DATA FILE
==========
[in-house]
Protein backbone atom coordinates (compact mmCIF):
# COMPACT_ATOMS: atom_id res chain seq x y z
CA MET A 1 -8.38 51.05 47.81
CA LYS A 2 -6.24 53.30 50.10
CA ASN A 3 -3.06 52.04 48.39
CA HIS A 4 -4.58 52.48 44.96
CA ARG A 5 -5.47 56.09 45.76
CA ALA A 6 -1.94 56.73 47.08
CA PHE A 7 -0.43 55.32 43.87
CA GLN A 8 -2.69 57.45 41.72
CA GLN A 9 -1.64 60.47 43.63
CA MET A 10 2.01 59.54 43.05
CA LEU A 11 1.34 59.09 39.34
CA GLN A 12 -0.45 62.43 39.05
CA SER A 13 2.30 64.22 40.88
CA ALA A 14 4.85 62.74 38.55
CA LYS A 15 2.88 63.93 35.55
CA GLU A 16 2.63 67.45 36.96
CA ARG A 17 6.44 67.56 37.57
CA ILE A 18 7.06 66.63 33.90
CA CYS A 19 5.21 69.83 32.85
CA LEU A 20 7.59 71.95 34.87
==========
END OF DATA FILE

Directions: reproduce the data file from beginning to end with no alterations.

[in-house]
Protein backbone atom coordinates (compact mmCIF):
# COMPACT_ATOMS: atom_id res chain seq x y z
CA MET A 1 -8.38 51.05 47.81
CA LYS A 2 -6.24 53.30 50.10
CA ASN A 3 -3.06 52.04 48.39
CA HIS A 4 -4.58 52.48 44.96
CA ARG A 5 -5.47 56.09 45.76
CA ALA A 6 -1.94 56.73 47.08
CA PHE A 7 -0.43 55.32 43.87
CA GLN A 8 -2.69 57.45 41.72
CA GLN A 9 -1.64 60.47 43.63
CA MET A 10 2.01 59.54 43.05
CA LEU A 11 1.34 59.09 39.34
CA GLN A 12 -0.45 62.43 39.05
CA SER A 13 2.30 64.22 40.88
CA ALA A 14 4.85 62.74 38.55
CA LYS A 15 2.88 63.93 35.55
CA GLU A 16 2.63 67.45 36.96
CA ARG A 17 6.44 67.56 37.57
CA ILE A 18 7.06 66.63 33.90
CA CYS A 19 5.21 69.83 32.85
CA LEU A 20 7.59 71.95 34.87